SINGAPORE, Jan 11 (Reuters) – The euro jumped briefly on Tuesday after Japan said it would buy euro bonds to boost confidence in the European Financial Stability Facility amid fears that Portugal may become the next euro zone member to seek a bailout.
Japanese Finance Minister Yoshihiko Noda said Tokyo would buy about 20 percent of bonds the euro zone plans to jointly issue later this month.
The euro rose as high as $1.2992 on trading platform EBS from around $1.2925 in early Asian trade, but quickly pared its gains after Japan said it would buy the euro bonds using its existing forex reserves, not with new currency purchases.
The single currency stood around $1.2955 at 0220 GMT, off the day’s low but little changed form late levels in New York.
‘We see a further escalation in the European debt crisis, and a substantially weaker euro,’ said Stephen Jen, managing director of macroeconomics and currencies at BlueGold Capital Management LLP in London, on Monday.
‘There is no silver bullet because the underlying problems are ‘knotted’.’
Tokyo’s benchmark Nikkei index slid 0.23 percent on worries about the euro zone and overnight weakness on Wall Street, after hitting an eight-month closing high on Friday. Tokyo markets were closed on Monday for a public holiday. The broader Topix index was slightly higher.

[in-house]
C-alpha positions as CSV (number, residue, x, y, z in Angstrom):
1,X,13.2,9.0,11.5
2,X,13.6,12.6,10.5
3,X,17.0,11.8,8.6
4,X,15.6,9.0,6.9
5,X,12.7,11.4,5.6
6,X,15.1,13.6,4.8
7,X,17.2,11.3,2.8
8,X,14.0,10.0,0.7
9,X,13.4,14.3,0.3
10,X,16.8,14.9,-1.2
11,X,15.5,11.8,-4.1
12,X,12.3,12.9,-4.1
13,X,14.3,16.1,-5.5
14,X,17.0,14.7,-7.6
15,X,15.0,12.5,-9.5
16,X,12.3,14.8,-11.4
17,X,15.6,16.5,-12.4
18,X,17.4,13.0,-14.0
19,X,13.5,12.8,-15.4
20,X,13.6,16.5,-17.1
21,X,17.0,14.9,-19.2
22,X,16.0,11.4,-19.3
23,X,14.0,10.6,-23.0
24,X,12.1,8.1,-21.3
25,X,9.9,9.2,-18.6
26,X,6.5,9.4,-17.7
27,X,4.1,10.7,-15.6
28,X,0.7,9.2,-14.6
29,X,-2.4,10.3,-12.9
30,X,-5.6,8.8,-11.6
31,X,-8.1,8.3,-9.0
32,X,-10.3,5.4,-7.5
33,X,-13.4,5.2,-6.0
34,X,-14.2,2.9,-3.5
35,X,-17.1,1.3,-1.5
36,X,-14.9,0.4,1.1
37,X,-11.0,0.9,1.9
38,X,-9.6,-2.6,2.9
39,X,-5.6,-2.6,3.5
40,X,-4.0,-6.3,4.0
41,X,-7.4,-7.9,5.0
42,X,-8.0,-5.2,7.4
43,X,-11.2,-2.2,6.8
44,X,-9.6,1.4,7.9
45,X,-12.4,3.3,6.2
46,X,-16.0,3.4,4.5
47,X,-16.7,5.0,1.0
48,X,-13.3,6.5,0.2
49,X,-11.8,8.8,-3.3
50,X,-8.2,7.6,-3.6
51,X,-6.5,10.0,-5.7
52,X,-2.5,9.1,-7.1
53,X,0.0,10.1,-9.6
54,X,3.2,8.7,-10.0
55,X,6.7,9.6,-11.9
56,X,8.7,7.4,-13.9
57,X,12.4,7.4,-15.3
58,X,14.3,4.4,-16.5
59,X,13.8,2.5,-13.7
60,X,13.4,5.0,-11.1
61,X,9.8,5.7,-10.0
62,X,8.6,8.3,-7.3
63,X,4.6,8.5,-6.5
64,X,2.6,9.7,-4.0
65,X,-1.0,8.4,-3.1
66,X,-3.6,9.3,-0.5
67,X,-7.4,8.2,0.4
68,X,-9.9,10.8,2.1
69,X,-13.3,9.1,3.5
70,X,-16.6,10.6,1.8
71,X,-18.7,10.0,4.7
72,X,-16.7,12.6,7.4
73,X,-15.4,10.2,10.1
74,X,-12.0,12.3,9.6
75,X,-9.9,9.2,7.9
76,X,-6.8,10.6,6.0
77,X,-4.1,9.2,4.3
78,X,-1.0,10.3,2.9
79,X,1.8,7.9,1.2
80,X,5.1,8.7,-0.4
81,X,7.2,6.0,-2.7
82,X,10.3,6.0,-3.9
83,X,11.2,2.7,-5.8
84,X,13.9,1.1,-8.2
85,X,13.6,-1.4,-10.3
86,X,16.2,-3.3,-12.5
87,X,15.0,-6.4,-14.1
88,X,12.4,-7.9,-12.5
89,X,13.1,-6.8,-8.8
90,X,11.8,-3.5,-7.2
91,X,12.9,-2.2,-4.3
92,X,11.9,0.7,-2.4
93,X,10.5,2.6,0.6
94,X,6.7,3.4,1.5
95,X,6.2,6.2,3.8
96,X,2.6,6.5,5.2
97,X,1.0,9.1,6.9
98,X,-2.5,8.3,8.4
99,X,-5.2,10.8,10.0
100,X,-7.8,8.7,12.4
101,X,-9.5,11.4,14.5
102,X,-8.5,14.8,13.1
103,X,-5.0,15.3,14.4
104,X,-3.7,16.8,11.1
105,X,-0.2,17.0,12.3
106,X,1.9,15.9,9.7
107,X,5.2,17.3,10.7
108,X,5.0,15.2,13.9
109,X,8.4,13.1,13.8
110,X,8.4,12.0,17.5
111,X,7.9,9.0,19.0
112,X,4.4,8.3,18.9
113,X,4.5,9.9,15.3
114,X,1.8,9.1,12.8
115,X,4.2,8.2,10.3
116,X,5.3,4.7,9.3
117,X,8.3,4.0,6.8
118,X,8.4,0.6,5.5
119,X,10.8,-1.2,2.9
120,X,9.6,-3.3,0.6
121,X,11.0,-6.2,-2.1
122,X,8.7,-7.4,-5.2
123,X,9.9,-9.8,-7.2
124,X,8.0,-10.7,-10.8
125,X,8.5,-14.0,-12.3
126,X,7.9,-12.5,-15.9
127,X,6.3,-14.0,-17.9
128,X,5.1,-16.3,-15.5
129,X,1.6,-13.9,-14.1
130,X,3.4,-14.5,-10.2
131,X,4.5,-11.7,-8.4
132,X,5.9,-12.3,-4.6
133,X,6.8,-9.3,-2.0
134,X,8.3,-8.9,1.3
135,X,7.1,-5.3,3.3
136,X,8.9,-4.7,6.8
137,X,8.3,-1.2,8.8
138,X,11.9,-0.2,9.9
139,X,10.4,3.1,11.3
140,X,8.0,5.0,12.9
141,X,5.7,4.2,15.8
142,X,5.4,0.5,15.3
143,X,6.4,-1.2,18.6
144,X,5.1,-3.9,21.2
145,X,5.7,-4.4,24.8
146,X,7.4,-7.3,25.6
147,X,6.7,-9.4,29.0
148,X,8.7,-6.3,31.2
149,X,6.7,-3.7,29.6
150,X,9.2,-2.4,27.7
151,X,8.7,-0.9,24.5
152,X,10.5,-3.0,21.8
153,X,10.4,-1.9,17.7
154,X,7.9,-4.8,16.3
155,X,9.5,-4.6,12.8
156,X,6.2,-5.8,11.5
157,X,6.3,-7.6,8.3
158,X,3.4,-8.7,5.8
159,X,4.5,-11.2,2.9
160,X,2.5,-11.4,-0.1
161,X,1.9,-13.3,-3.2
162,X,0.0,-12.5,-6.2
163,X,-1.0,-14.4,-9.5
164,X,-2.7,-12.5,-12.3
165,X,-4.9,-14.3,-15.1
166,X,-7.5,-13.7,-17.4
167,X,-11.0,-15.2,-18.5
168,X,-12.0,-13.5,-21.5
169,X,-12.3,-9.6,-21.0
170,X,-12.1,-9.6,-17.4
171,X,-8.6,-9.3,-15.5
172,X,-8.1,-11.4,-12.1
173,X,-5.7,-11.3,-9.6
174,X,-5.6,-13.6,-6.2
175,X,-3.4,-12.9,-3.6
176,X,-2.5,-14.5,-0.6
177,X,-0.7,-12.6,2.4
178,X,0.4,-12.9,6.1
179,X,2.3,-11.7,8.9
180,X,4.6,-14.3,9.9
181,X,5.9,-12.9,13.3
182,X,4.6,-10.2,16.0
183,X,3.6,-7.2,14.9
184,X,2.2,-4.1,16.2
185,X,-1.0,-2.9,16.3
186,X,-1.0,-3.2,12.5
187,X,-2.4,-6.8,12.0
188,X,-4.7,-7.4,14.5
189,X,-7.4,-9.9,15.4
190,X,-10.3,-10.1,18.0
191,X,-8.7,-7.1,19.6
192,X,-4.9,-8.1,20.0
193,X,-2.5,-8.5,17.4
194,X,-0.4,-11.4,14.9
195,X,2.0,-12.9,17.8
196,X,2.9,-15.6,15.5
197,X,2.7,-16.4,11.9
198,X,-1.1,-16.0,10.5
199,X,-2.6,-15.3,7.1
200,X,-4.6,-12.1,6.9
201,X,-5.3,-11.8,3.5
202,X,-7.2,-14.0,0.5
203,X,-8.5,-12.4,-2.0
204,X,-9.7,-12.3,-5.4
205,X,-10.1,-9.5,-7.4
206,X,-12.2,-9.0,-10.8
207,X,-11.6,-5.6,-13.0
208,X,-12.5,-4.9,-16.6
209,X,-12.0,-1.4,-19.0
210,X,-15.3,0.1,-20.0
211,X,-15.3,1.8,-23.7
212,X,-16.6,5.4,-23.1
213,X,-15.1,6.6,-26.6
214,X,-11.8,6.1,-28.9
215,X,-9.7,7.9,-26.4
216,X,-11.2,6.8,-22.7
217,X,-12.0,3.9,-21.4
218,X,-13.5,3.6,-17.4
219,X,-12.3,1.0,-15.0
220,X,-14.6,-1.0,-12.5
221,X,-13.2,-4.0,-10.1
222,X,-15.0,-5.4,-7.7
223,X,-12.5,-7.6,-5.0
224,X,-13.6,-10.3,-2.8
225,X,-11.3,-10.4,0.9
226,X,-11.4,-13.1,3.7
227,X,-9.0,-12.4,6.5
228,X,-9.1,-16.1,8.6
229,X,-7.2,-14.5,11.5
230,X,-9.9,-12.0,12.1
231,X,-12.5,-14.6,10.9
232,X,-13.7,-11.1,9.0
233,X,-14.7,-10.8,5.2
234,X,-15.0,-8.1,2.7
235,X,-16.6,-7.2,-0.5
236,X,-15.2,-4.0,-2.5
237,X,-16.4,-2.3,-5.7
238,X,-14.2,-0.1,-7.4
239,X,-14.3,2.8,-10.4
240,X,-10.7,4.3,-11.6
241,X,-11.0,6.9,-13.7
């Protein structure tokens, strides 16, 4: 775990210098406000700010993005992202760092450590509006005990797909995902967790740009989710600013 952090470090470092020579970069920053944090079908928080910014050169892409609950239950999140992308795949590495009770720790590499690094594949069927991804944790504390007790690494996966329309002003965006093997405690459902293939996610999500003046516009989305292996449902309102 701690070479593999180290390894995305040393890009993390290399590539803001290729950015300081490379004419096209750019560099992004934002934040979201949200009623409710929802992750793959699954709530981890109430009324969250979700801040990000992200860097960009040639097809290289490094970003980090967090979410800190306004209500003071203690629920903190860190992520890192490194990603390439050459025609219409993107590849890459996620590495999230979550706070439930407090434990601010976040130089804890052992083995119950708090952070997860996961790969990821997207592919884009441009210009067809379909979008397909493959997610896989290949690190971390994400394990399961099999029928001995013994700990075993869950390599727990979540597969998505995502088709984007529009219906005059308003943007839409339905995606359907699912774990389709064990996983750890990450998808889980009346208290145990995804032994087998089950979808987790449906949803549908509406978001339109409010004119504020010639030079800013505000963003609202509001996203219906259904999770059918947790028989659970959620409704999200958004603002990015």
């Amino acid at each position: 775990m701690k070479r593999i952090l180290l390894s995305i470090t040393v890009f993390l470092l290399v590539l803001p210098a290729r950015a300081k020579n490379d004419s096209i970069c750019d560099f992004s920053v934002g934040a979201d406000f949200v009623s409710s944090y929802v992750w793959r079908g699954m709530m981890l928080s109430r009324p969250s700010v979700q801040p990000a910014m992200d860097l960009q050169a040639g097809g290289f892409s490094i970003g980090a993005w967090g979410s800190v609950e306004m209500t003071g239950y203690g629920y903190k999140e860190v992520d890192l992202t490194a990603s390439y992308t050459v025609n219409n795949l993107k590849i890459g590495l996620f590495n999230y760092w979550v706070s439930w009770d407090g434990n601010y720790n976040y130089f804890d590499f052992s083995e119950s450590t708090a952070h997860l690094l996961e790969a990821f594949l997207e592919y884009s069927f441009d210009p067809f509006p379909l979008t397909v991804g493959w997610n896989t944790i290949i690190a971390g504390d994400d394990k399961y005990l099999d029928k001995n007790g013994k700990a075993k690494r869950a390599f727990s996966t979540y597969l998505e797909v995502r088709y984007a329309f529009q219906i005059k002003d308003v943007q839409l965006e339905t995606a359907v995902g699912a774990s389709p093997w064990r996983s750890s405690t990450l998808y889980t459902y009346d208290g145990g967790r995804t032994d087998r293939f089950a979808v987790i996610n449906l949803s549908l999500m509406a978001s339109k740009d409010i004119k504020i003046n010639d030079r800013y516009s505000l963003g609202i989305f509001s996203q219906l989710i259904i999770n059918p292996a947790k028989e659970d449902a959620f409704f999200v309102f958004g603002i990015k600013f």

The MSCI index of Asia Pacific stocks ex-Japan was off 0.14 percent. Shares in Hong Kong, Taiwan and New Zealand were slightly higher.
Gold was steady on Tuesday while anxiety about Portugal’s debt lingered, maintaining bullion’s appeal as a safety net. A softer dollar typically helps gold because it makes the metal more affordable for holders of the euro and other currencies.
Spot gold gained 20 cents to $1,374.60 an ounce.
Portugal is widely seen by investors as next in line in the euro zone to need a bailout after Greece and Ireland, but the government has repeatedly denied that it will seek foreign financing.
The European Central Bank threw Lisbon a temporary lifeline on Monday by buying some of its bonds, traders said.
The Dow Jones industrial average lost 0.3 percent on Monday, while the Standard & Poor’s 500 Index edged down 0.1 percent. The Nasdaq Composite Index gained 0.2 percent.
U.S. crude prices climbed further above $89 on Tuesday as a key Alaskan oil pipeline remained shut, cutting total crude output by nearly 12 percent in the world’s largest oil user.